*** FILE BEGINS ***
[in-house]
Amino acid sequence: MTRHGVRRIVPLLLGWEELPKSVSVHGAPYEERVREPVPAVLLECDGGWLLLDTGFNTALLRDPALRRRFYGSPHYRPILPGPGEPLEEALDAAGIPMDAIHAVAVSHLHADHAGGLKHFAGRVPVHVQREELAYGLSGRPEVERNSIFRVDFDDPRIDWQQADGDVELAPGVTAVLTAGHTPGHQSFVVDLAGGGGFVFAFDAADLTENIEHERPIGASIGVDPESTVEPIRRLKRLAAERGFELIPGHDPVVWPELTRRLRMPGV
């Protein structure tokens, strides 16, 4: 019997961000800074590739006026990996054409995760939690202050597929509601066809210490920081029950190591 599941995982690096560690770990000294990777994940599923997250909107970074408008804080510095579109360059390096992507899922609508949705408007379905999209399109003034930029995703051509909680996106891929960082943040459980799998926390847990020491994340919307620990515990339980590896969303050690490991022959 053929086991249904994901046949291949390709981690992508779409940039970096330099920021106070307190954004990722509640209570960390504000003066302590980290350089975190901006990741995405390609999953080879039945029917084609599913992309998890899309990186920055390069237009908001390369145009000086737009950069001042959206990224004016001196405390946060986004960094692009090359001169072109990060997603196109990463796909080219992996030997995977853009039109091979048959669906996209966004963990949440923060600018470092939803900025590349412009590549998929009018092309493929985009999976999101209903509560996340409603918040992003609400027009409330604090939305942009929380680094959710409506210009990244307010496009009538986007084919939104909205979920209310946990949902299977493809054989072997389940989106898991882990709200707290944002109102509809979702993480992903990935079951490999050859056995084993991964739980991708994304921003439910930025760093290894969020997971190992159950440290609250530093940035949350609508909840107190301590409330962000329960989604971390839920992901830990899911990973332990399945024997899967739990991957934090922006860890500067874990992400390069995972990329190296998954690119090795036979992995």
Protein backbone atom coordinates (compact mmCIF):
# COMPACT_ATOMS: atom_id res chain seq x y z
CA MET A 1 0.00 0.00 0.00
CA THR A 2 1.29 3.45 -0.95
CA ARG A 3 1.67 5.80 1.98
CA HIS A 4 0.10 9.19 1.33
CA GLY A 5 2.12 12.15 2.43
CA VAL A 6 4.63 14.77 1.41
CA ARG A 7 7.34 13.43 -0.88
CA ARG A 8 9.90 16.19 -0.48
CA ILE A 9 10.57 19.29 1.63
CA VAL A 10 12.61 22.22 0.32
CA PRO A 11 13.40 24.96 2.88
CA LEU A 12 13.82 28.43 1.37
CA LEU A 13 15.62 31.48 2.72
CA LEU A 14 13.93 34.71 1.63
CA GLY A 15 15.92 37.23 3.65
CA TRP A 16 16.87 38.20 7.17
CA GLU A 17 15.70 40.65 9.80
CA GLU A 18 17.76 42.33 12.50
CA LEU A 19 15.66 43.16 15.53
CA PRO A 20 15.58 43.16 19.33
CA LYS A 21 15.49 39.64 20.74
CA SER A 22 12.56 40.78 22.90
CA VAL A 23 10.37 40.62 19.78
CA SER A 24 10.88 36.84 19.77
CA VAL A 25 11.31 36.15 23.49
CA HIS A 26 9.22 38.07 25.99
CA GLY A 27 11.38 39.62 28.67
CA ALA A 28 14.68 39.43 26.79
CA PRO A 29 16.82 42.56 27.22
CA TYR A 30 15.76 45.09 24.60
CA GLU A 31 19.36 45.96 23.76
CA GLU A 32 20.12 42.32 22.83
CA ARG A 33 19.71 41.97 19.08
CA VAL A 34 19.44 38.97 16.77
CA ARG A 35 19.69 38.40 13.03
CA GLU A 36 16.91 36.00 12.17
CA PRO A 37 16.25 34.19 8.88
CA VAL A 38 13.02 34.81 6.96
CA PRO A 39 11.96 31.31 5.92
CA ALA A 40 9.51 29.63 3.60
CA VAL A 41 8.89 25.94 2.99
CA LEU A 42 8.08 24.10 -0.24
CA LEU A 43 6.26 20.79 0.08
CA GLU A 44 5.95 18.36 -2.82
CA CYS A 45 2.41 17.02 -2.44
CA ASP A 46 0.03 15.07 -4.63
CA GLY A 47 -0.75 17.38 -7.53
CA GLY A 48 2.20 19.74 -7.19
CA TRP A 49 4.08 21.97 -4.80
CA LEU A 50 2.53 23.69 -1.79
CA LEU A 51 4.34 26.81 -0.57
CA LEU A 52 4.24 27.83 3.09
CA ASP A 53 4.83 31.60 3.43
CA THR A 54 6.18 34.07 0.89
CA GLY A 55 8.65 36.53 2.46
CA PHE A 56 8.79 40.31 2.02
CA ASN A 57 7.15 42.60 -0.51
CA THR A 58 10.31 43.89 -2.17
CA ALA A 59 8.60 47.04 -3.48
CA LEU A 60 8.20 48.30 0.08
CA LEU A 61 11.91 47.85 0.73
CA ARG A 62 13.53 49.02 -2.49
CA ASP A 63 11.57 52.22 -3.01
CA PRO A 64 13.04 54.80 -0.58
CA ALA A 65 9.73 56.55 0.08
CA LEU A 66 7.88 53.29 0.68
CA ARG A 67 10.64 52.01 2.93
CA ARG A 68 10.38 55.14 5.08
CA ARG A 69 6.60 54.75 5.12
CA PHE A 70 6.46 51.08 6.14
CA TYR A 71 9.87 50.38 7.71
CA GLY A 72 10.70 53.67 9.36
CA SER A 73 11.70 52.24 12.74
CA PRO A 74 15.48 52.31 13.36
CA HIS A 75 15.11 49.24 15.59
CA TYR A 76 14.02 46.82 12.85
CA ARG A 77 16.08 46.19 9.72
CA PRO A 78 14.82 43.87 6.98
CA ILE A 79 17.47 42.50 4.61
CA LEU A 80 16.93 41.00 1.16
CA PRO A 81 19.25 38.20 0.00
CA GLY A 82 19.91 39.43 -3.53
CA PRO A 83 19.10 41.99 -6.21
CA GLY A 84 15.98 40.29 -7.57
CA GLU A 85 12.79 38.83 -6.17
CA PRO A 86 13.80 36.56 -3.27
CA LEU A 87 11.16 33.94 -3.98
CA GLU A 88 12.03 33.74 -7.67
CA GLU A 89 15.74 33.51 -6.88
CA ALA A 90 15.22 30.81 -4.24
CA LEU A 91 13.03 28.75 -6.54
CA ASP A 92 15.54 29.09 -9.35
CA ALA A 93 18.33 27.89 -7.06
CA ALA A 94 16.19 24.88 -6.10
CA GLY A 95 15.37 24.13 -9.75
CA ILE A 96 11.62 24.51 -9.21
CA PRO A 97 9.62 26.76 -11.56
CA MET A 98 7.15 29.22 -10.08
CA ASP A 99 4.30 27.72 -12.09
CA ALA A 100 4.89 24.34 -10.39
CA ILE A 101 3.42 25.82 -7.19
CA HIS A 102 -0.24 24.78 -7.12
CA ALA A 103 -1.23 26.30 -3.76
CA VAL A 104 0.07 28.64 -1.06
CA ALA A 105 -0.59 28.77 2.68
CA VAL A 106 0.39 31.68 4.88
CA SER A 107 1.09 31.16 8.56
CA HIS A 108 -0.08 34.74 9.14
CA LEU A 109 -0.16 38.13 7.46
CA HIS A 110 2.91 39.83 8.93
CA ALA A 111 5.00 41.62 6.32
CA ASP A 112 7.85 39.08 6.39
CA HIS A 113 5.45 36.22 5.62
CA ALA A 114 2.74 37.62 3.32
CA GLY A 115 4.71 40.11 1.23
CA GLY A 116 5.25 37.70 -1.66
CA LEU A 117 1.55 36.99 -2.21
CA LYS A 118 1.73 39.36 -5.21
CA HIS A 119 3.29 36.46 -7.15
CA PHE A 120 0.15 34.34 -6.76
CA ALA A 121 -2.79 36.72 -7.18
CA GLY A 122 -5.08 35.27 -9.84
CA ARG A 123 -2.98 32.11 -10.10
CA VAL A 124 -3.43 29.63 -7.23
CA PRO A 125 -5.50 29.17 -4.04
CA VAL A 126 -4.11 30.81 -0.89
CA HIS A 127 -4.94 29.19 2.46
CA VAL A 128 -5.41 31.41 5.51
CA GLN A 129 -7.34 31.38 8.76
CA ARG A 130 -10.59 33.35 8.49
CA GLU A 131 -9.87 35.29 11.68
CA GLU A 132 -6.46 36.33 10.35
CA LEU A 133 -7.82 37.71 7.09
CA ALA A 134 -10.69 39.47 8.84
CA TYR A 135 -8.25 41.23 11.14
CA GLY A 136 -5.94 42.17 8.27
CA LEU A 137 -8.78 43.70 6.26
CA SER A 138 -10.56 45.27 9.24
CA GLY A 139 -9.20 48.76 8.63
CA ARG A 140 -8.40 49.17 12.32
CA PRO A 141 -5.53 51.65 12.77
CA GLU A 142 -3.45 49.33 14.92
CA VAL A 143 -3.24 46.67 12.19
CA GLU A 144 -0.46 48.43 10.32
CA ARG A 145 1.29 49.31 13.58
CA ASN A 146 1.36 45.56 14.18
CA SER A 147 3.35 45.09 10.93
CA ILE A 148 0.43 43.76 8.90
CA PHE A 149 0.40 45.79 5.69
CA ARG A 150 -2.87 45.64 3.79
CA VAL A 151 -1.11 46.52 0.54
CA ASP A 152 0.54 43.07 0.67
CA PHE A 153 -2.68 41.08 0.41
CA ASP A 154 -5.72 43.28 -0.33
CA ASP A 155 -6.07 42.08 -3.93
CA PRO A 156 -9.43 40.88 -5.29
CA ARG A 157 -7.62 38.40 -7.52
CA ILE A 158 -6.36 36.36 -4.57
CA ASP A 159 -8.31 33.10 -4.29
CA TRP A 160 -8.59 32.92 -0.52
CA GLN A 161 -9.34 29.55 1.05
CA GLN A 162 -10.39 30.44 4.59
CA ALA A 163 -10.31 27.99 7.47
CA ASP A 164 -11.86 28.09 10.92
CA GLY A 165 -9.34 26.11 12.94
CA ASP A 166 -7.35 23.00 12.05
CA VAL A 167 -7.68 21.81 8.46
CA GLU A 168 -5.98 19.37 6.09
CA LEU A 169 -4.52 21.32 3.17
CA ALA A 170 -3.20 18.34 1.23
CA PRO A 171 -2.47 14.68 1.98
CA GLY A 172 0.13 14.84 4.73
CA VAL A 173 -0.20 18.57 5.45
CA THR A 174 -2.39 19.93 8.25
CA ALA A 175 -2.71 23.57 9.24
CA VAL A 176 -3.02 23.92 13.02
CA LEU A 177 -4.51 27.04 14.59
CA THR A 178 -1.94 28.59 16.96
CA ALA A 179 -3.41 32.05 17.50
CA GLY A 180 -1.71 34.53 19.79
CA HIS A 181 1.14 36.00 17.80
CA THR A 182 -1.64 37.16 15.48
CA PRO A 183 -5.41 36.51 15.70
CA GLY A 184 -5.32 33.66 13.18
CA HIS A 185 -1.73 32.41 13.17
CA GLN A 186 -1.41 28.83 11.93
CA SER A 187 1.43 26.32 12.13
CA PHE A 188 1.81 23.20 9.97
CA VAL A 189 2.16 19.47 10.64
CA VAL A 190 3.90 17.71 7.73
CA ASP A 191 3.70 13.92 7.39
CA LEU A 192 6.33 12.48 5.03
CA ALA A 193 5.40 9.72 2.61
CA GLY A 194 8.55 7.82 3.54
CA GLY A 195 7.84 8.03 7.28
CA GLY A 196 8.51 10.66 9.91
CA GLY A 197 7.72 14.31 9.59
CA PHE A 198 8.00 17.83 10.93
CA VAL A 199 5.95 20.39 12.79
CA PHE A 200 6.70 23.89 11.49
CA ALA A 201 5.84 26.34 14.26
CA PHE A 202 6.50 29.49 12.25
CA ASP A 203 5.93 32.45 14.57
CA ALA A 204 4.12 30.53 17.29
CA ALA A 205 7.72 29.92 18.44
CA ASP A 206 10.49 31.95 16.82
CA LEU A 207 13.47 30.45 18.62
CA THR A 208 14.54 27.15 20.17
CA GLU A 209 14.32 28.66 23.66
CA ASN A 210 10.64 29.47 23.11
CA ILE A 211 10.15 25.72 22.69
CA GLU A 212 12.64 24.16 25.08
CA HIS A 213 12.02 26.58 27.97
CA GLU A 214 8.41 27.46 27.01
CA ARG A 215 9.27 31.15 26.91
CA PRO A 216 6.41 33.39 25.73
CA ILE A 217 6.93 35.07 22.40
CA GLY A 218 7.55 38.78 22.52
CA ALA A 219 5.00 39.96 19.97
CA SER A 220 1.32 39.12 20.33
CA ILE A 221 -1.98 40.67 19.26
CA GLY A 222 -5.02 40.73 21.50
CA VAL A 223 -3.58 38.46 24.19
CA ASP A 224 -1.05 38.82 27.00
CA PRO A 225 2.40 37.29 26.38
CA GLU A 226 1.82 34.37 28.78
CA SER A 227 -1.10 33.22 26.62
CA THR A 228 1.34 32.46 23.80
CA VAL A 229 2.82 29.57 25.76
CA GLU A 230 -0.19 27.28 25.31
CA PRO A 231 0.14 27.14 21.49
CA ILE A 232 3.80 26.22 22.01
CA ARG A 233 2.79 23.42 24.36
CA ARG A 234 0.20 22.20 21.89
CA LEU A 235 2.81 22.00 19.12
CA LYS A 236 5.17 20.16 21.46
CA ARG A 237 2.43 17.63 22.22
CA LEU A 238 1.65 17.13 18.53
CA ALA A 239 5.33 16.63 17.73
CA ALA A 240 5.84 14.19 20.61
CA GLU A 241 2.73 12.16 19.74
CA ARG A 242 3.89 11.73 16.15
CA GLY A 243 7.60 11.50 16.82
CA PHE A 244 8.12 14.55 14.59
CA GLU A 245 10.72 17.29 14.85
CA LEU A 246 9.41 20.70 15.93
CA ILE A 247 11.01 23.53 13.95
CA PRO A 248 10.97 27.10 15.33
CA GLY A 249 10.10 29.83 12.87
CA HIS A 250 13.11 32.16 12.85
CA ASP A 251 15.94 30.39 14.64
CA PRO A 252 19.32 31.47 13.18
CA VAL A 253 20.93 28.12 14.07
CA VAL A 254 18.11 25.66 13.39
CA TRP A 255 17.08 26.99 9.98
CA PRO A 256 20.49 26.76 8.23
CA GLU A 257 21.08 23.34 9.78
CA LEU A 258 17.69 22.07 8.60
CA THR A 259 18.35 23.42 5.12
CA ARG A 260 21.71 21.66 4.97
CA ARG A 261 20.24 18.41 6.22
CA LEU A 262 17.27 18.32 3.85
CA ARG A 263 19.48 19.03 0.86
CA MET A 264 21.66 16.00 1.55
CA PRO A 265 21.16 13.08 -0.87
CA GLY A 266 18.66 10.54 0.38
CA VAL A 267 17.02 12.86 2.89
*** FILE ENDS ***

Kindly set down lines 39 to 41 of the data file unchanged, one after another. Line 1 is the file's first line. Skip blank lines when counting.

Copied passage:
CA VAL A 34 19.44 38.97 16.77
CA ARG A 35 19.69 38.40 13.03
CA GLU A 36 16.91 36.00 12.17